It is two years since my father died, suddenly and “before his time”. Two years since a phone call woke the family and plunged us into the pain that surrounds the death of a loved one. Luckily my mother and I were able to be with my father when he died and I believe that that last contact made us feel reluctant to let others (apart from the necessary hospital staff) look after my father.
My sister arrived from London later on that day and, after a short discussion, we decided that we would like to arrange the funeral ourselves – it seemed more personal as well as fitting for my father who had never been conventional.
Due to the nature of my father’s death, there had to be a post mortem which was inconclusive so there was to be an inquest at a later date to determine the exact cause of death – this can be important for insurance reasons. In the meantime we were given an interim death certificate and told that the funeral could be arranged. The Coroner’s officers were surprised that we were acting as the funeral directors and there was no general knowledge that we could. “Most unusual” and “Are you sure?” were common retorts. But we knew that we were doing right and as my father would have wanted. In fact, we were surprised by how straight forward it was to make the funeral arrangements and to complete all the necessary paperwork.
The mortuary staff were brilliant and, when the time came, placed my father into the willow coffin that we bought off eBay along with a pillow and blanket. The staff at the crematorium helped us with the process of booking and arranging the service. The service was to be small with only my mother, my sister and myself, our husbands and children. We planned to hold a big memorial a few weeks later when family and friends could come from upcountry and abroad.
The service was non-religious as my father was a pantheist and it reflected his love of poetry and classical music. Choosing the music was the most difficult task and we wished that my father had let us know what he would have liked.
The funeral day arrived. We erected a gazebo on the lawn and a table scattered with wild flowers. Terry and my brother-in-law went to collect my father from the mortuary in the hire car we had booked for use as a hearse. The florist arrived and we drank tea and ate fruit cake as we waited for the boys to return and place my father’s coffin on the table outside for the florist to get to work. The willow coffin was truly beautiful with the flowers artistically arranged on top. We placed my father’s summer hat amongst them as a finishing touch before gathering around to have a last glass of sherry with him on the lawn. Two good friends who had volunteered to drive arrived and we gently lifted the coffin in and set off to the crematorium.
We had no official celebrant, having decided to take the service ourselves. Three of us spoke – a eulogy, a reading and two poems – all interspersed with beautiful music, the notes of which rose and swirled poignantly towards the roof as they mingled with the spiralling smoke of sandalwood josticks. The curtains closed to the sound of Tuscan birdsong. A meal for the eight of us in a quiet room at a local restaurant rounded off the sad day.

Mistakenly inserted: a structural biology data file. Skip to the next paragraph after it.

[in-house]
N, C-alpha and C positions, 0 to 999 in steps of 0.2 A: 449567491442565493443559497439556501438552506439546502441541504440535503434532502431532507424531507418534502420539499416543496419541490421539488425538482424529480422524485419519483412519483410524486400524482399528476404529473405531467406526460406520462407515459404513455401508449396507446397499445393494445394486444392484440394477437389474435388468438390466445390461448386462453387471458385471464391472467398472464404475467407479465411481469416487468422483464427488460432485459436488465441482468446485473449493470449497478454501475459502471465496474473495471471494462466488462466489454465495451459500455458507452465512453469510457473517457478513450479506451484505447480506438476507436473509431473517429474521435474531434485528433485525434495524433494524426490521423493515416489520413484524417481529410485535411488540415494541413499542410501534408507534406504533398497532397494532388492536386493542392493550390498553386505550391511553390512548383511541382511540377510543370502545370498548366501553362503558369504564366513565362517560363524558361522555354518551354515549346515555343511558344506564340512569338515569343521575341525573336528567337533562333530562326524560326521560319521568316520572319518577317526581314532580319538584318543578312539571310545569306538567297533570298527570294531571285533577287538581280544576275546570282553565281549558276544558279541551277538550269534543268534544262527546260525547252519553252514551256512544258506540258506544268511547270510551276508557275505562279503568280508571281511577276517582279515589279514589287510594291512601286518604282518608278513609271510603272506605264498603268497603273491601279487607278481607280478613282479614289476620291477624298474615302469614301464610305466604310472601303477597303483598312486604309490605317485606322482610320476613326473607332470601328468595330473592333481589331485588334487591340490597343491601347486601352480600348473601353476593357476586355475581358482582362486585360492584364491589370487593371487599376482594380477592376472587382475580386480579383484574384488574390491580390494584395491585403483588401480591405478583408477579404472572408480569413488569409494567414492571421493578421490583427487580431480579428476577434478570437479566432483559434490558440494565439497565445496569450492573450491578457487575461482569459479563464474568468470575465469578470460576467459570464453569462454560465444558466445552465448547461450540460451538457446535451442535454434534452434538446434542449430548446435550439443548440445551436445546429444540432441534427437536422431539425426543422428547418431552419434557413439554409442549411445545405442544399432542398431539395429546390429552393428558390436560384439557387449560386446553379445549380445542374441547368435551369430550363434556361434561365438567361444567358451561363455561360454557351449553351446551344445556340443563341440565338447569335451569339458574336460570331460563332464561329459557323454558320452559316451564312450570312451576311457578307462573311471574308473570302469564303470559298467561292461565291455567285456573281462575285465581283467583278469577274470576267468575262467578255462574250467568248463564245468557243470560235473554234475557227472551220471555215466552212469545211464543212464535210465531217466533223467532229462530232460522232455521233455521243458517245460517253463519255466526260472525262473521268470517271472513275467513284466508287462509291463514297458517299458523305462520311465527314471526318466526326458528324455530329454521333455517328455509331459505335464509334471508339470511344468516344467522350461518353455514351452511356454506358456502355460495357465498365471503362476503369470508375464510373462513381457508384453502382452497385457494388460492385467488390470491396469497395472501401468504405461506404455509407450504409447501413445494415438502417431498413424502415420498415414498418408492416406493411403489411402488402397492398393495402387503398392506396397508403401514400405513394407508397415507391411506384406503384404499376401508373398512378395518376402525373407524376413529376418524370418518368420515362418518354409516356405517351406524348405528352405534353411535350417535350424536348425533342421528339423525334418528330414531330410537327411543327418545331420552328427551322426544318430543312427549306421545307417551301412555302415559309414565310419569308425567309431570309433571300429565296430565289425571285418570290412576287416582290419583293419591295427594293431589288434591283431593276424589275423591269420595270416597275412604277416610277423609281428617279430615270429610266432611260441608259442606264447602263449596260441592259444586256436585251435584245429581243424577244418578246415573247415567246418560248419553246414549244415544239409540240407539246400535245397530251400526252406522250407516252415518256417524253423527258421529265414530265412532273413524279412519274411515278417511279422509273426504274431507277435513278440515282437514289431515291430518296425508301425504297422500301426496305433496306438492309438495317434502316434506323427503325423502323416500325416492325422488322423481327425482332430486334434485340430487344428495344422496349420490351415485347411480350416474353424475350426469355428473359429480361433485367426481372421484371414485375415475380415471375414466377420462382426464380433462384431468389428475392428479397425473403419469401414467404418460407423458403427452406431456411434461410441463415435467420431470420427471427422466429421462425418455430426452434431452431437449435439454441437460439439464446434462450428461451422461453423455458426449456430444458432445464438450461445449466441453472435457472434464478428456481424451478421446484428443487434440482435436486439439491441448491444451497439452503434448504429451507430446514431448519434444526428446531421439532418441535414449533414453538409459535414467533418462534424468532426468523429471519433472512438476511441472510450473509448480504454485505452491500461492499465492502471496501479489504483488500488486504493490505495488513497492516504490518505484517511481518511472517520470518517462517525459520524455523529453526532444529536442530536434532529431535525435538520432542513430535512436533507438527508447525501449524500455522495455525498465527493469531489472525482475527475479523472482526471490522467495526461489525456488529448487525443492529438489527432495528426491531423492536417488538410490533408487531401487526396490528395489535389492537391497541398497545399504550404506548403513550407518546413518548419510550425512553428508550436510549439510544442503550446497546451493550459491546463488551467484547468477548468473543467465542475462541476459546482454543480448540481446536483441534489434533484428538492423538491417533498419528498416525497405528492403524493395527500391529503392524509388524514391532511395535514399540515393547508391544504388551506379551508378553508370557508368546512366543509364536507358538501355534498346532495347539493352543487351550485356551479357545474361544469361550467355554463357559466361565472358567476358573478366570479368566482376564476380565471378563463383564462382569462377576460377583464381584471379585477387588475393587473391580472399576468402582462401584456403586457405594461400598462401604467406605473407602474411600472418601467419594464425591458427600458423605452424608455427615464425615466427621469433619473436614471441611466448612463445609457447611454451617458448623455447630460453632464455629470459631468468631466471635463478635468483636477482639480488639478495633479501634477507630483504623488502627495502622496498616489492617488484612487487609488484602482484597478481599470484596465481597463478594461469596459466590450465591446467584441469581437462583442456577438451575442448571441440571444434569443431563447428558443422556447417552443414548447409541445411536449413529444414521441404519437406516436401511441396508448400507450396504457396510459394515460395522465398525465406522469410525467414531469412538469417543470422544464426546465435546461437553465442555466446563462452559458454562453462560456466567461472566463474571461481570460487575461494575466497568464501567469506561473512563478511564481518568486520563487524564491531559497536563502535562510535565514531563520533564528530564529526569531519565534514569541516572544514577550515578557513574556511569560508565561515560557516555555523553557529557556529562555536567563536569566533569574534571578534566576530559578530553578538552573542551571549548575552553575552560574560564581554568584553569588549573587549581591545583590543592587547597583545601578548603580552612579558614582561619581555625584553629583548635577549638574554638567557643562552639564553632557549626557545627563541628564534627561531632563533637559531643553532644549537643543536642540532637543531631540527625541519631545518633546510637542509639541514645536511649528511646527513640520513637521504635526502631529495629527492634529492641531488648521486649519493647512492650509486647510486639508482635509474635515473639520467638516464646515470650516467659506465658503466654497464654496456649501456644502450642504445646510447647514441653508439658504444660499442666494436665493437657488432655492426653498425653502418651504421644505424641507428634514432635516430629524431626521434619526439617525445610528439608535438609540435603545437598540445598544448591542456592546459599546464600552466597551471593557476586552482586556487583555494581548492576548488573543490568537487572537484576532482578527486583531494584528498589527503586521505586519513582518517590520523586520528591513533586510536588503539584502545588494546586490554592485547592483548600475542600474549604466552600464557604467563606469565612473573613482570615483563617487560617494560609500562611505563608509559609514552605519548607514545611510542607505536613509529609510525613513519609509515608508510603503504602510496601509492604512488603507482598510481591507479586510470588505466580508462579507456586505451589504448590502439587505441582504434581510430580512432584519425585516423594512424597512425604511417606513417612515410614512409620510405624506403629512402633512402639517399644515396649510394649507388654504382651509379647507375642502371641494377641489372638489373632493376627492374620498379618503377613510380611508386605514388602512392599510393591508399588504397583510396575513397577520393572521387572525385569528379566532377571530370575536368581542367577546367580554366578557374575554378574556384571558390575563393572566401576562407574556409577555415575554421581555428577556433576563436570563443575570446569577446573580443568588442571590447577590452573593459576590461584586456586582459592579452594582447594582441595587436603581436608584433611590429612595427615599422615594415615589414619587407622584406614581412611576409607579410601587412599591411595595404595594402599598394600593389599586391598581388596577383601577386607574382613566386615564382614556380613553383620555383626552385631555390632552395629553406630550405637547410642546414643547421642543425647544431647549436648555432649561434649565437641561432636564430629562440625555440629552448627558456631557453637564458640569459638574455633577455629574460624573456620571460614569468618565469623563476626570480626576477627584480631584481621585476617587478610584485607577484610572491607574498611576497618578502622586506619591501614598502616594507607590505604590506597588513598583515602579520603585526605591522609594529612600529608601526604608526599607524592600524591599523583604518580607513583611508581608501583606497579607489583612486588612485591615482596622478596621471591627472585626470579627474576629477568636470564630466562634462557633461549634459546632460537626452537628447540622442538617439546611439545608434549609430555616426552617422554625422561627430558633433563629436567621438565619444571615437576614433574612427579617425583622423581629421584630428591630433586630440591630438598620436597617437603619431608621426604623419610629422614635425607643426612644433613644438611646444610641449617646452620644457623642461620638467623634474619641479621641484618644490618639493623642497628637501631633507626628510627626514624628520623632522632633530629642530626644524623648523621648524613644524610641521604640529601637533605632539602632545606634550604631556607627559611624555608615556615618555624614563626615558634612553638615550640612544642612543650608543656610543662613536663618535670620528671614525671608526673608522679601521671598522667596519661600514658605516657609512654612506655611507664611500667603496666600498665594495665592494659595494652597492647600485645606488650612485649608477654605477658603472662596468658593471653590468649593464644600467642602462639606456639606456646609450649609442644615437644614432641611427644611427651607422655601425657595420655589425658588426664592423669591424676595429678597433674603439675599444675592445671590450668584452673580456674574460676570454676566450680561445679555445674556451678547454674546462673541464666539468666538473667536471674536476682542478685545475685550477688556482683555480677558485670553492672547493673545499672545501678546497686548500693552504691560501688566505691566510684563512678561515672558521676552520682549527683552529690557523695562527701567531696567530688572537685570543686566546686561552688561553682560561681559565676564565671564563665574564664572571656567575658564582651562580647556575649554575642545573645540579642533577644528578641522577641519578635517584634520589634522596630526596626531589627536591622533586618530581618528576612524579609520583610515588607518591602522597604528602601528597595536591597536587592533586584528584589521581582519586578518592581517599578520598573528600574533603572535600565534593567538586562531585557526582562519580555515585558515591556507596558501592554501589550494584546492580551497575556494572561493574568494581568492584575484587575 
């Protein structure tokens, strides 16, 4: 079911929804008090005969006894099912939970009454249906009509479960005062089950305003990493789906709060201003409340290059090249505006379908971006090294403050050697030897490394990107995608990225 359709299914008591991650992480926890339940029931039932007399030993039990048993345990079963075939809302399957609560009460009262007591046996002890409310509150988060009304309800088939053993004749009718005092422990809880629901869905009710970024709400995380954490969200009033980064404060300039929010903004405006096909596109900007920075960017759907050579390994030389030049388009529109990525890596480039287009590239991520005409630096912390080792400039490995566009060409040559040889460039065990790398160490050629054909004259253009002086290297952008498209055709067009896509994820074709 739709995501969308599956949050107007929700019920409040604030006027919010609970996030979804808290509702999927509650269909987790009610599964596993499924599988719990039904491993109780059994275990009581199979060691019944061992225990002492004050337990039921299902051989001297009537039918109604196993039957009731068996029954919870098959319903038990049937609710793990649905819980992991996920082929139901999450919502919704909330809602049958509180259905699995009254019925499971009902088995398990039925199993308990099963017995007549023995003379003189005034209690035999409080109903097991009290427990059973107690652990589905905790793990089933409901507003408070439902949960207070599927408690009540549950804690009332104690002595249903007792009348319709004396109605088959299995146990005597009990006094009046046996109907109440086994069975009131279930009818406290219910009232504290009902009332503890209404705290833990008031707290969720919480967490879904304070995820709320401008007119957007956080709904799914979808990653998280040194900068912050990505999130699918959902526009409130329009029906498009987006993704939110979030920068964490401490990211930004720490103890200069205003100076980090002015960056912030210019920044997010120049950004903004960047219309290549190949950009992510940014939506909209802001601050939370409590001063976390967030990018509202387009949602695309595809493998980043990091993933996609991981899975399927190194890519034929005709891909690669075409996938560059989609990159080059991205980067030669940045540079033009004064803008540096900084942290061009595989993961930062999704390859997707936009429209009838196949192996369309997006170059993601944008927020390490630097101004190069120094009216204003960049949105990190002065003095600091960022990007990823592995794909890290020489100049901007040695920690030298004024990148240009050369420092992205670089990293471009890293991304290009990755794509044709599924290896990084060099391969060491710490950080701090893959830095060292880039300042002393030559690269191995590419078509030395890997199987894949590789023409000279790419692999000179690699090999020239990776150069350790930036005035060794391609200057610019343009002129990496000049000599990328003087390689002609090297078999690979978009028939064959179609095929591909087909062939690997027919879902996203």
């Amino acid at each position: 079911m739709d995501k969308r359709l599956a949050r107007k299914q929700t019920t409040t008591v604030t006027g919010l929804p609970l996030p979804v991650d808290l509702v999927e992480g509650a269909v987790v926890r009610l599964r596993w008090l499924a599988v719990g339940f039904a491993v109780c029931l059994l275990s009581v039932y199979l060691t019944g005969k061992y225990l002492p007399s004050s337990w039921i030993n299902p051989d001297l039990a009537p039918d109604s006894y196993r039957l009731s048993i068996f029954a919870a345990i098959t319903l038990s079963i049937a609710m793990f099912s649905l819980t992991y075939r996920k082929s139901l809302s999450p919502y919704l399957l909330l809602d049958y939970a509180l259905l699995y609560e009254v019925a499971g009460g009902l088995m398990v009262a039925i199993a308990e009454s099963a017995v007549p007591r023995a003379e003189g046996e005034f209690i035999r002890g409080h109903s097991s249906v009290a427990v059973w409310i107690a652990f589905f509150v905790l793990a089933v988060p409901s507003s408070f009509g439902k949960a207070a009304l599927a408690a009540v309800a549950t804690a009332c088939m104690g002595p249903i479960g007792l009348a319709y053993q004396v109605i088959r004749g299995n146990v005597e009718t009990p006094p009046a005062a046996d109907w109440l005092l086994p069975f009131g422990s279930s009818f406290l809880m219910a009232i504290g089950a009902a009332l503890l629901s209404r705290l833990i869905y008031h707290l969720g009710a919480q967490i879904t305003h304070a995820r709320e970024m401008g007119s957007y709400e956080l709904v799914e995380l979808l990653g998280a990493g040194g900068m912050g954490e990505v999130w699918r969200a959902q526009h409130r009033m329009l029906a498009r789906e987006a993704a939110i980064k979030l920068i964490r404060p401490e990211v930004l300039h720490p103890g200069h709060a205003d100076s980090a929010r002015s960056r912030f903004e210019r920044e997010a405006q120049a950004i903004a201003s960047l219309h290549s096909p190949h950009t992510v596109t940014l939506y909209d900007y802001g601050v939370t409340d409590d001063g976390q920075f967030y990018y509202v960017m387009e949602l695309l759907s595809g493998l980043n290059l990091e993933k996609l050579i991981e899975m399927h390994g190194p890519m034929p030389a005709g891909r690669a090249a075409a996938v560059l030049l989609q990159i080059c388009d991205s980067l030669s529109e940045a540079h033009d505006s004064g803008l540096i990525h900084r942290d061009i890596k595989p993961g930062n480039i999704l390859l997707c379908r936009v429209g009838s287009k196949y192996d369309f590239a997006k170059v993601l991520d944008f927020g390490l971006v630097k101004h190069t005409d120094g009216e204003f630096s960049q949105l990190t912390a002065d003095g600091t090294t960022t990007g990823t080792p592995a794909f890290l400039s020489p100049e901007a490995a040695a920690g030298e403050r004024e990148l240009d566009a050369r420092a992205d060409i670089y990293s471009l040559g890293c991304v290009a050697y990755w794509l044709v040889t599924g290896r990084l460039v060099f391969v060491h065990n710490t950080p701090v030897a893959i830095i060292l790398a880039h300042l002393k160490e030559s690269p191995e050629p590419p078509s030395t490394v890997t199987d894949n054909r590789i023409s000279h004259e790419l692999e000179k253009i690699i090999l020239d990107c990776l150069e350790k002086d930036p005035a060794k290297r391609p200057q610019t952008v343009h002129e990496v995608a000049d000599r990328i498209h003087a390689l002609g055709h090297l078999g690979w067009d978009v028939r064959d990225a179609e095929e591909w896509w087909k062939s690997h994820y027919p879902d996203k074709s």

It felt as if death was hovering over us that year. My aunt in Canada died in February, nine weeks after being diagnosed with a brain tumour. It was too soon after my father and knocked us back emotionally. Barely a month after that, we had our next confrontation with death when I was visited by the police to be informed that a friend, Tom, had been found dead in a hotel in Newquay. With no family in England, I was treated as the next of kin, had to identify him, helped the authorities contact his teenage son in Canada and was approached regarding the funeral arrangements.
Tom had been a troubled soul. He had no will, no savings and certainly no means of paying for the funeral. Cremation seemed obvious as we wanted to scatter his ashes on his parents’ grave up in Scotland and send some to his son. I called a couple of funeral directors, trying to cut the costs to the bare minimum, but could not get lower than £2,000. Happy to do the legwork ourselves, we still could not afford the cost of the cremation, certificates and coffin. We gave up after weeks of unsuccessfully exploring other options and Cornwall Council took over to arrange a poverty funeral. The funeral took place at 9am with no flowers and no opportunity to personalise the service. We were unable to take Tom’s ashes away and they were scattered in the garden of remembrance by the staff.
The process of Tom’s poverty funeral raised many issues for us and we began to research the different options open to those unable to afford a funeral and also those who would like to organise their own funerals. Looking back and knowing what we do now, there are some things that we feel could have been done differently but we did not have the knowledge then. We have had many discussions over the past year and finally decided that we would like to work as funeral facilitators, helping others to be actively involved in arranging their own funerals and to reduce the cost where possible. We do not consider ourselves to be funeral directors in the traditional sense – more as a “funeral friend” to help and support you to plan and carry out a funeral for your loved one.